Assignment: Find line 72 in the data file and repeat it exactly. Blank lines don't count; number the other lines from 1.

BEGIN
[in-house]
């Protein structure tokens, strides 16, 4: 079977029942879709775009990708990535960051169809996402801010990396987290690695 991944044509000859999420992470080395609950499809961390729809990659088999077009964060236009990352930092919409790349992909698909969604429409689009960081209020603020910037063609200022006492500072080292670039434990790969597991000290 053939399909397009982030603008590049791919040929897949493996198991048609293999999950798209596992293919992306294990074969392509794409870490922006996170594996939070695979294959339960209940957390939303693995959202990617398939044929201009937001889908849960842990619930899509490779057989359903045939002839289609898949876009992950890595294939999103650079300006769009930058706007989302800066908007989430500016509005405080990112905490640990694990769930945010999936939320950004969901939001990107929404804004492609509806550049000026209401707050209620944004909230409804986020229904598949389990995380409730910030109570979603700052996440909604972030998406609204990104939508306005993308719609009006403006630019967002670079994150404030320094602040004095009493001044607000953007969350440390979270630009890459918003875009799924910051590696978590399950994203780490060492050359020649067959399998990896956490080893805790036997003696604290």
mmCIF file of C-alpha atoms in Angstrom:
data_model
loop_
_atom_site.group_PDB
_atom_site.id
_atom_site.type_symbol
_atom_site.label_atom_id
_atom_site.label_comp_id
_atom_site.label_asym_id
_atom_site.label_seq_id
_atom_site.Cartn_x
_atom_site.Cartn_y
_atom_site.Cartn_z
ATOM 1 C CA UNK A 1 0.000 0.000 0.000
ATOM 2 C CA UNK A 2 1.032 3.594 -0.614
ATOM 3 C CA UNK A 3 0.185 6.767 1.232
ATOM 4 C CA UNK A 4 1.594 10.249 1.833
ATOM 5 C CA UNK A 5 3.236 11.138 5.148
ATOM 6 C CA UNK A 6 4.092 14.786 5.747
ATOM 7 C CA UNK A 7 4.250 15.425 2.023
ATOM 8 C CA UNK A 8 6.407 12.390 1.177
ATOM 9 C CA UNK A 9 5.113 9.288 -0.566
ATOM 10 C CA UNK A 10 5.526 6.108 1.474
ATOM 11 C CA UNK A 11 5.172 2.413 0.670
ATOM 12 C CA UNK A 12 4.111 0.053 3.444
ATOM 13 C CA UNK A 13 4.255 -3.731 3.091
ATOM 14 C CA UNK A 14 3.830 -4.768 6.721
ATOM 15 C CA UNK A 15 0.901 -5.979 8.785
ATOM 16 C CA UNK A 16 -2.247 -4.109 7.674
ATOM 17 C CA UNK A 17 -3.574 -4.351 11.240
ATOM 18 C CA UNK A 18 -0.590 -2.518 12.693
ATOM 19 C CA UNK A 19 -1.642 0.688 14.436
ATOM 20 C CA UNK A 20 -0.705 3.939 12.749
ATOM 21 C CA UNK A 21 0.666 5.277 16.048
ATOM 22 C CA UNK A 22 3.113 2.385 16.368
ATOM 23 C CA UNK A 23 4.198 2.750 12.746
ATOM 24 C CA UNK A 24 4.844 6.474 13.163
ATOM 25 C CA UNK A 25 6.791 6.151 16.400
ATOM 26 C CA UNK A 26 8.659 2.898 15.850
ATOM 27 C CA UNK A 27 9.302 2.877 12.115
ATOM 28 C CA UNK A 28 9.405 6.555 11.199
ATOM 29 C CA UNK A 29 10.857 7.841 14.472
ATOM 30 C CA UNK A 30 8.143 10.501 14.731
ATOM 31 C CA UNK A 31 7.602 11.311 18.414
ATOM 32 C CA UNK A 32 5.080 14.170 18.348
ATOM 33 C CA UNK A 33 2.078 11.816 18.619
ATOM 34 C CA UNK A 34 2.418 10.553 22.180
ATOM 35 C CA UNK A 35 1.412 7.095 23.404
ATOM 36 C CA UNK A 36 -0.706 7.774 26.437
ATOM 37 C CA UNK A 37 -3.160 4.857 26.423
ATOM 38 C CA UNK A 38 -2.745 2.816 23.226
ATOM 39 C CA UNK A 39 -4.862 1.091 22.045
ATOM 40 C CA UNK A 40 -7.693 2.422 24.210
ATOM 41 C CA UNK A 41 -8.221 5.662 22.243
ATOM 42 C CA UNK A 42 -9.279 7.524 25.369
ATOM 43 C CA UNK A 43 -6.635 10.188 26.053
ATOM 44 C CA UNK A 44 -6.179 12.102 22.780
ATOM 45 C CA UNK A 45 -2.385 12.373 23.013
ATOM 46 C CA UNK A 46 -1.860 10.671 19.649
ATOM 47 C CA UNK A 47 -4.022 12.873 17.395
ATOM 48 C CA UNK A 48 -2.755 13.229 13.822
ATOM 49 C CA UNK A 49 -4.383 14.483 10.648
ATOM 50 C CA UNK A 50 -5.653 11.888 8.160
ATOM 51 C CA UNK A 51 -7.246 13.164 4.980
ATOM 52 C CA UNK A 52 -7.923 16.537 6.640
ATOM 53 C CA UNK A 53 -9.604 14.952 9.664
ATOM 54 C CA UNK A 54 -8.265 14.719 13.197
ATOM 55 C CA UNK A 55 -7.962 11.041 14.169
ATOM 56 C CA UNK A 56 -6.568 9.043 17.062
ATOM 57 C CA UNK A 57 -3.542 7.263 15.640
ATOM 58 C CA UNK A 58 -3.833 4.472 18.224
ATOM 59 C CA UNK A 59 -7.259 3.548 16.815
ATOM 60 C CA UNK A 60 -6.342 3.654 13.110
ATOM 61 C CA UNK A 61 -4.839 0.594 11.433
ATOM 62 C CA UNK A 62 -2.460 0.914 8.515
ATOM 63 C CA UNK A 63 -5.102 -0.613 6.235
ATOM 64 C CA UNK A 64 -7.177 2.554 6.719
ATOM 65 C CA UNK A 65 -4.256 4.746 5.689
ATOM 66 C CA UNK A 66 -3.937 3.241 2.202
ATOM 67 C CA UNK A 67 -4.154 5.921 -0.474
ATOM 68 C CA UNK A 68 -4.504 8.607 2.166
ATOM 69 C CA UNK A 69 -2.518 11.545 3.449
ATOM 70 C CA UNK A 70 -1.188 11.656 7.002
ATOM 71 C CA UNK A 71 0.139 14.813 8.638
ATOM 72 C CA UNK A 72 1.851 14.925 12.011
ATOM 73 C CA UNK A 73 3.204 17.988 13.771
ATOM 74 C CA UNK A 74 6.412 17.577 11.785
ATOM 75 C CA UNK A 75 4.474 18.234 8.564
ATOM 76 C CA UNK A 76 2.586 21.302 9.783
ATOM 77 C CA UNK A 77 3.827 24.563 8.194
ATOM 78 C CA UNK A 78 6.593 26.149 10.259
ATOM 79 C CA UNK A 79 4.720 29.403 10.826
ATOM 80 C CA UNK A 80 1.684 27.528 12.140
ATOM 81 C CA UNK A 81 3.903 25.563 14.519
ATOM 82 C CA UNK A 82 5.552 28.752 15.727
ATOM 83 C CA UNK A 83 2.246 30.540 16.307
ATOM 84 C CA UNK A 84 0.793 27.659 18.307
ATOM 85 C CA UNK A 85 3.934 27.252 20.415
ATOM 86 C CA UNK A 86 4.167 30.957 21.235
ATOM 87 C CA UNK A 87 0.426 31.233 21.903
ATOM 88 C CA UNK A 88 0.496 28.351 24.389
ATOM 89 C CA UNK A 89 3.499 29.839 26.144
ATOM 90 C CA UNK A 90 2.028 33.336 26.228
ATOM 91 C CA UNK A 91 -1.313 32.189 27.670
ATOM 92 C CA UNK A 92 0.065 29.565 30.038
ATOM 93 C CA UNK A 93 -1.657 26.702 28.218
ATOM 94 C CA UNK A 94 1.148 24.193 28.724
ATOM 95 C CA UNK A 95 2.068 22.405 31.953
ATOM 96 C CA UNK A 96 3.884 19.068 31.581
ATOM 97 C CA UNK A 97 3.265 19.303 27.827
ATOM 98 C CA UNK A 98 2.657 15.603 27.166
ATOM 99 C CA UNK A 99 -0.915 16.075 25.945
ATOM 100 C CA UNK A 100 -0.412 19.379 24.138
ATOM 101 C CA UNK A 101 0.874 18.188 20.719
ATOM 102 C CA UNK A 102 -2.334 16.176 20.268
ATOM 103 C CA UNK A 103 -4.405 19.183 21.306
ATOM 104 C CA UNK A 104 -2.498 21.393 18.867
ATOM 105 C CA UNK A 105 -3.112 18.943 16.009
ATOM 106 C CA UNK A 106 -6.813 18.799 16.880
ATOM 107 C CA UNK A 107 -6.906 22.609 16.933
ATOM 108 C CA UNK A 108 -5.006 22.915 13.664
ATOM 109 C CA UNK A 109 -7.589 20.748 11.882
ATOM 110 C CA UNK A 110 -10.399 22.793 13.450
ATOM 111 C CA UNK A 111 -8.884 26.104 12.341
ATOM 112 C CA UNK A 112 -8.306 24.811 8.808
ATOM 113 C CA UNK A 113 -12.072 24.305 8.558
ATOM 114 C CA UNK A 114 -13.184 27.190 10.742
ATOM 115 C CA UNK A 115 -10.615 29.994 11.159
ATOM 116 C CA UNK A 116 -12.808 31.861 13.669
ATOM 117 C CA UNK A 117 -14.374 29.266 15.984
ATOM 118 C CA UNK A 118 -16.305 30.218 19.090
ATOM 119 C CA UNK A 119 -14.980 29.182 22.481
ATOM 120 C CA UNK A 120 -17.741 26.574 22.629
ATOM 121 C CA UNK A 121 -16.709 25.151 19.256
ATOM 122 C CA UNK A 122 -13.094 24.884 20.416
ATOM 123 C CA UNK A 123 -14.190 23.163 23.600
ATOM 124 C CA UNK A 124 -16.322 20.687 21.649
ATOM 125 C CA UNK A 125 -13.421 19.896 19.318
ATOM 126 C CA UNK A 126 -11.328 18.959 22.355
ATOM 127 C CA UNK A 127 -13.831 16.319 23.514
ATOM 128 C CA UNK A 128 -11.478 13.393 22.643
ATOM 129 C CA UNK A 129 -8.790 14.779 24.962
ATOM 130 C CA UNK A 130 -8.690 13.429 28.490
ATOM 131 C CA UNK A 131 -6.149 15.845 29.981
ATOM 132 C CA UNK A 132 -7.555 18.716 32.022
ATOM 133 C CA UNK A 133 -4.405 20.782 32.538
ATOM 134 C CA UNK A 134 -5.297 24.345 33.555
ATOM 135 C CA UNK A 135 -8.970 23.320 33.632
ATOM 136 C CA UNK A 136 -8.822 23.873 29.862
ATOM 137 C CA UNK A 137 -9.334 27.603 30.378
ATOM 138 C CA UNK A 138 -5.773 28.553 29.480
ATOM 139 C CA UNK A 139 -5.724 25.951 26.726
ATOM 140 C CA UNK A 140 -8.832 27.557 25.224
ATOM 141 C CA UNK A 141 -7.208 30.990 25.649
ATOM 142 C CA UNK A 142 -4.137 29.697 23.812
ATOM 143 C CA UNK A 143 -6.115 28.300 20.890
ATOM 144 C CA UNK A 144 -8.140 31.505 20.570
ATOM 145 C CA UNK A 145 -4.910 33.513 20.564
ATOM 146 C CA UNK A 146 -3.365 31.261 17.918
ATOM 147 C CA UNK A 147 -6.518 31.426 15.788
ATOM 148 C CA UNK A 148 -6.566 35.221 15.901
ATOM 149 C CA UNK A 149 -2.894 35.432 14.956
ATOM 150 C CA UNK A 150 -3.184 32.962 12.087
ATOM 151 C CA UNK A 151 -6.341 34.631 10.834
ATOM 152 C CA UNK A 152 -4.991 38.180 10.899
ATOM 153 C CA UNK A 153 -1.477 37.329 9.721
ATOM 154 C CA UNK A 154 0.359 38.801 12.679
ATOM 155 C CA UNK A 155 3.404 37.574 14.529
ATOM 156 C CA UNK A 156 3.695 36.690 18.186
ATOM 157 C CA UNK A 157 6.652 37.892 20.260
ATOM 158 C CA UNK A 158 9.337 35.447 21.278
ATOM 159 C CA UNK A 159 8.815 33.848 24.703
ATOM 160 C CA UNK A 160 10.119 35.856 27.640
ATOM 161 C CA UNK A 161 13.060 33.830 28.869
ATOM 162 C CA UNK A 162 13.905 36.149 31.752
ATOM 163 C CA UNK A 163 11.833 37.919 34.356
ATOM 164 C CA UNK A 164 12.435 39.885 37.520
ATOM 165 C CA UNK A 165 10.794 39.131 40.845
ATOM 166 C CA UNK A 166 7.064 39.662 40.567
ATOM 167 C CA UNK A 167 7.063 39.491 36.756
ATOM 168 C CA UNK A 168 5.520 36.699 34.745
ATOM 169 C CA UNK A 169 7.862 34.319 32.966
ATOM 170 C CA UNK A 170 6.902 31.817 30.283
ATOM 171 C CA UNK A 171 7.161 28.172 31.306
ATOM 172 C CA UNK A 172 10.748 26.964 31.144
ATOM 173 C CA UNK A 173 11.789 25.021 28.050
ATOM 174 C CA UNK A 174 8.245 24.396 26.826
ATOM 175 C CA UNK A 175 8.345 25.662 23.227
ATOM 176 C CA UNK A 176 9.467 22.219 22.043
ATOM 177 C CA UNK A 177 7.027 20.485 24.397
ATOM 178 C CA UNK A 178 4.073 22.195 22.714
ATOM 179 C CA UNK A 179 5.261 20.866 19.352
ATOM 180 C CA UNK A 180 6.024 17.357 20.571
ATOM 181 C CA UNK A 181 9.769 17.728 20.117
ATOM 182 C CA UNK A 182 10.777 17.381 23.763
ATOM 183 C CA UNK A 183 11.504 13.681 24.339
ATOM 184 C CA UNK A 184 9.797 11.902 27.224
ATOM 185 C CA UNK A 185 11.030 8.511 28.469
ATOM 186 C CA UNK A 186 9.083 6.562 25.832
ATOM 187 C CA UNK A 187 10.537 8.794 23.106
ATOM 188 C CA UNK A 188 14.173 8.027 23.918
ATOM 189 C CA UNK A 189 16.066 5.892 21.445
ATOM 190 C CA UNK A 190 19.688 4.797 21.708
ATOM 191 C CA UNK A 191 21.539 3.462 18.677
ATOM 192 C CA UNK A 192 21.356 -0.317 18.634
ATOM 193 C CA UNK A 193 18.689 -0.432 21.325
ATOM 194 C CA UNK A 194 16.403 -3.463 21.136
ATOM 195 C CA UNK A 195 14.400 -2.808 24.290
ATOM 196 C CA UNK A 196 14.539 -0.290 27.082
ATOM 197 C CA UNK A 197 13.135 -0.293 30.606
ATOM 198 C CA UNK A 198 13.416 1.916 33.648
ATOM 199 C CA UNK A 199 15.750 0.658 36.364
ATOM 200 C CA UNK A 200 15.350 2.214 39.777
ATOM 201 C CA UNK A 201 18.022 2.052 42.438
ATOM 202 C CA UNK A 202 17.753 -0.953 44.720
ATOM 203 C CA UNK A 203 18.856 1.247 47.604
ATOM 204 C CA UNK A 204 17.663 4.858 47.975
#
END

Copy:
ATOM 57 C CA UNK A 57 -3.542 7.263 15.640